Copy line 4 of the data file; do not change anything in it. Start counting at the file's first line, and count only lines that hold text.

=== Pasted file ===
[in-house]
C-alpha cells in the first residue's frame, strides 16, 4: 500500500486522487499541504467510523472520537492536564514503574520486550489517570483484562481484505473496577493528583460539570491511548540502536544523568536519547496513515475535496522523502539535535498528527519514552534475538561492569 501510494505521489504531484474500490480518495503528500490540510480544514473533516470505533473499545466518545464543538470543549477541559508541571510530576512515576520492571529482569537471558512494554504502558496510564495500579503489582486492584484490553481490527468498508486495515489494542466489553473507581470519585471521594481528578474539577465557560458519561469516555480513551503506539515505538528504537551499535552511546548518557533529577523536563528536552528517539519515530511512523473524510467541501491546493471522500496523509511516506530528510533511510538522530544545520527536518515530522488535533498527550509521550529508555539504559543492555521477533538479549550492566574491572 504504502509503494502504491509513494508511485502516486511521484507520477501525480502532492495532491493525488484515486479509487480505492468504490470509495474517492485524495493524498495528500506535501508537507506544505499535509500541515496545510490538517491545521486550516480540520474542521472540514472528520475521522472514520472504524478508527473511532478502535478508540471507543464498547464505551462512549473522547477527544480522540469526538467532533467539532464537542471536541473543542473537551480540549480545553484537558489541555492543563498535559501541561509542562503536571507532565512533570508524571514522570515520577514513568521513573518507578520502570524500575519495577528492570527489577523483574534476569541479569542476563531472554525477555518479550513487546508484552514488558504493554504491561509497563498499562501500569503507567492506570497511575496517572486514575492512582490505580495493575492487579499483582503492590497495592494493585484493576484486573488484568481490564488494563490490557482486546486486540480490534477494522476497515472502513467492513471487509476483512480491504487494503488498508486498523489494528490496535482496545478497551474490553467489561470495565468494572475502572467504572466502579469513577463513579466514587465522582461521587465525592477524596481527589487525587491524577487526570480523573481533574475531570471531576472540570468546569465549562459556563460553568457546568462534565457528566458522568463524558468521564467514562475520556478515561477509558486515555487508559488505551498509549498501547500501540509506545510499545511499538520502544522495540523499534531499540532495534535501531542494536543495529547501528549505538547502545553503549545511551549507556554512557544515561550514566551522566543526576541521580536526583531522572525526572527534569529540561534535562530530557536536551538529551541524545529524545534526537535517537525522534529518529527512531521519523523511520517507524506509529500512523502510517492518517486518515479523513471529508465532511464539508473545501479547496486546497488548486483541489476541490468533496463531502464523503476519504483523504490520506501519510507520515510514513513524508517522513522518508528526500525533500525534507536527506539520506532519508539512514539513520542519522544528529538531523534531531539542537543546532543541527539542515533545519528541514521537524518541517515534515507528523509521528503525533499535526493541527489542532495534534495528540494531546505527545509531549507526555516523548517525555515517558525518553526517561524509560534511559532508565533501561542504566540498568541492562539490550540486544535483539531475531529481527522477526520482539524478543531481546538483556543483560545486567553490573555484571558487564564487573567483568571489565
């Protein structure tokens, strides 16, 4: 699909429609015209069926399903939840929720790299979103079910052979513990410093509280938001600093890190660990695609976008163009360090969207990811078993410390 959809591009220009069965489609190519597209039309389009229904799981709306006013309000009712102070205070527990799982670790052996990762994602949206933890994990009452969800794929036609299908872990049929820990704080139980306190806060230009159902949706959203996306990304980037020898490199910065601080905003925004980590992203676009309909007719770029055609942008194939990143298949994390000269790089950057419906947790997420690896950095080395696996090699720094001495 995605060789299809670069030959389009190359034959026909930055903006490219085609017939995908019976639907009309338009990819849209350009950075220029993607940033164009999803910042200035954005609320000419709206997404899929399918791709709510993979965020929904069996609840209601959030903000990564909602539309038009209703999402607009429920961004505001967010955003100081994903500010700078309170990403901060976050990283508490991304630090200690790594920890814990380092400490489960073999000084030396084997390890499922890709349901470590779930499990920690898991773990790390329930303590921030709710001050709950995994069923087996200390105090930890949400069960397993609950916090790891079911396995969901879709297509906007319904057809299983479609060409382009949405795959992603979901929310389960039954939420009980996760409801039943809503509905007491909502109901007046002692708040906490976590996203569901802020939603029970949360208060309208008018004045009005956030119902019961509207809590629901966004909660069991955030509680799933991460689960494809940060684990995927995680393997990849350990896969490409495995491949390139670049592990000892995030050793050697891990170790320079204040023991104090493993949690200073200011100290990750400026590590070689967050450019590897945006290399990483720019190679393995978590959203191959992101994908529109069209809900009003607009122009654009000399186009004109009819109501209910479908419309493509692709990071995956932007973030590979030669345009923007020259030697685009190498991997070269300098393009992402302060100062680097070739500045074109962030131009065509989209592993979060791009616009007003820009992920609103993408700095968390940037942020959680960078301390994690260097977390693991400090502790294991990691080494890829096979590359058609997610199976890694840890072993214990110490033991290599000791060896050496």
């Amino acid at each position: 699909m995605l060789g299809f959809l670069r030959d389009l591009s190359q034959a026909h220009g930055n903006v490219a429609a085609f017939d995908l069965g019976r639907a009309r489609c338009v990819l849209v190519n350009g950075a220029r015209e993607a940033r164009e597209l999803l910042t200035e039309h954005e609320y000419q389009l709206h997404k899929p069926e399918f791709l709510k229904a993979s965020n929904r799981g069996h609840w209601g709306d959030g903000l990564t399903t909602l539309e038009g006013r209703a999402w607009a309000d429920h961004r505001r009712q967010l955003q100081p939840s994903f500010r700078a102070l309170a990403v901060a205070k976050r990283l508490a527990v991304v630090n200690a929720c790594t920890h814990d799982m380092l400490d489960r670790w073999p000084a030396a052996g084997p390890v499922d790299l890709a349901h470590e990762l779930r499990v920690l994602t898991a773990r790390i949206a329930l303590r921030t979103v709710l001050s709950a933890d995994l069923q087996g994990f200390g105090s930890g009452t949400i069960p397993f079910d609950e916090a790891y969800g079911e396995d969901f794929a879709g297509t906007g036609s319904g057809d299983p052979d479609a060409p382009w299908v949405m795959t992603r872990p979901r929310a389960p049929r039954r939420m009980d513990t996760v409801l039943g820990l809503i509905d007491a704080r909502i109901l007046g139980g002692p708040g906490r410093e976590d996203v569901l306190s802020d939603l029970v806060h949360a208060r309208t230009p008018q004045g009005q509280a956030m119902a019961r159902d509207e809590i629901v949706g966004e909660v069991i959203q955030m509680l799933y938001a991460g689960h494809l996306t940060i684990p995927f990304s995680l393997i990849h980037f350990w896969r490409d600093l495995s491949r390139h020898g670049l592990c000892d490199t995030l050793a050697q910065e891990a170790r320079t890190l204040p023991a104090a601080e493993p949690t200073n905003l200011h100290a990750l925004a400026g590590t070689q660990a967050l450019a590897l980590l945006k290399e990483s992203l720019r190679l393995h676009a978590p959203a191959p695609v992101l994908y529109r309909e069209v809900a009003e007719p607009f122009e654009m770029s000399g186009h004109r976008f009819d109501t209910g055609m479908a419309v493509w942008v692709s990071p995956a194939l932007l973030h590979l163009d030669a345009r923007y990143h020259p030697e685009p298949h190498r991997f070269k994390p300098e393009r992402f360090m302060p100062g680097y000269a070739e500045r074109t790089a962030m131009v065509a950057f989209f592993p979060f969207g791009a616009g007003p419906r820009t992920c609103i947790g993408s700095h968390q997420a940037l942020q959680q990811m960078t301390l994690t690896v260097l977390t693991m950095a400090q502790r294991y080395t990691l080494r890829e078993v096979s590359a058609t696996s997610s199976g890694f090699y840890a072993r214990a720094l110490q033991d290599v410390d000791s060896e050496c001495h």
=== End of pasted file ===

């Amino acid at each position: 699909m995605l060789g299809f959809l670069r030959d389009l591009s190359q034959a026909h220009g930055n903006v490219a429609a085609f017939d995908l069965g019976r639907a009309r489609c338009v990819l849209v190519n350009g950075a220029r015209e993607a940033r164009e597209l999803l910042t200035e039309h954005e609320y000419q389009l709206h997404k899929p069926e399918f791709l709510k229904a993979s965020n929904r799981g069996h609840w209601g709306d959030g903000l990564t399903t909602l539309e038009g006013r209703a999402w607009a309000d429920h961004r505001r009712q967010l955003q100081p939840s994903f500010r700078a102070l309170a990403v901060a205070k976050r990283l508490a527990v991304v630090n200690a929720c790594t920890h814990d799982m380092l400490d489960r670790w073999p000084a030396a052996g084997p390890v499922d790299l890709a349901h470590e990762l779930r499990v920690l994602t898991a773990r790390i949206a329930l303590r921030t979103v709710l001050s709950a933890d995994l069923q087996g994990f200390g105090s930890g009452t949400i069960p397993f079910d609950e916090a790891y969800g079911e396995d969901f794929a879709g297509t906007g036609s319904g057809d299983p052979d479609a060409p382009w299908v949405m795959t992603r872990p979901r929310a389960p049929r039954r939420m009980d513990t996760v409801l039943g820990l809503i509905d007491a704080r909502i109901l007046g139980g002692p708040g906490r410093e976590d996203v569901l306190s802020d939603l029970v806060h949360a208060r309208t230009p008018q004045g009005q509280a956030m119902a019961r159902d509207e809590i629901v949706g966004e909660v069991i959203q955030m509680l799933y938001a991460g689960h494809l996306t940060i684990p995927f990304s995680l393997i990849h980037f350990w896969r490409d600093l495995s491949r390139h020898g670049l592990c000892d490199t995030l050793a050697q910065e891990a170790r320079t890190l204040p023991a104090a601080e493993p949690t200073n905003l200011h100290a990750l925004a400026g590590t070689q660990a967050l450019a590897l980590l945006k290399e990483s992203l720019r190679l393995h676009a978590p959203a191959p695609v992101l994908y529109r309909e069209v809900a009003e007719p607009f122009e654009m770029s000399g186009h004109r976008f009819d109501t209910g055609m479908a419309v493509w942008v692709s990071p995956a194939l932007l973030h590979l163009d030669a345009r923007y990143h020259p030697e685009p298949h190498r991997f070269k994390p300098e393009r992402f360090m302060p100062g680097y000269a070739e500045r074109t790089a962030m131009v065509a950057f989209f592993p979060f969207g791009a616009g007003p419906r820009t992920c609103i947790g993408s700095h968390q997420a940037l942020q959680q990811m960078t301390l994690t690896v260097l977390t693991m950095a400090q502790r294991y080395t990691l080494r890829e078993v096979s590359a058609t696996s997610s199976g890694f090699y840890a072993r214990a720094l110490q033991d290599v410390d000791s060896e050496c001495h």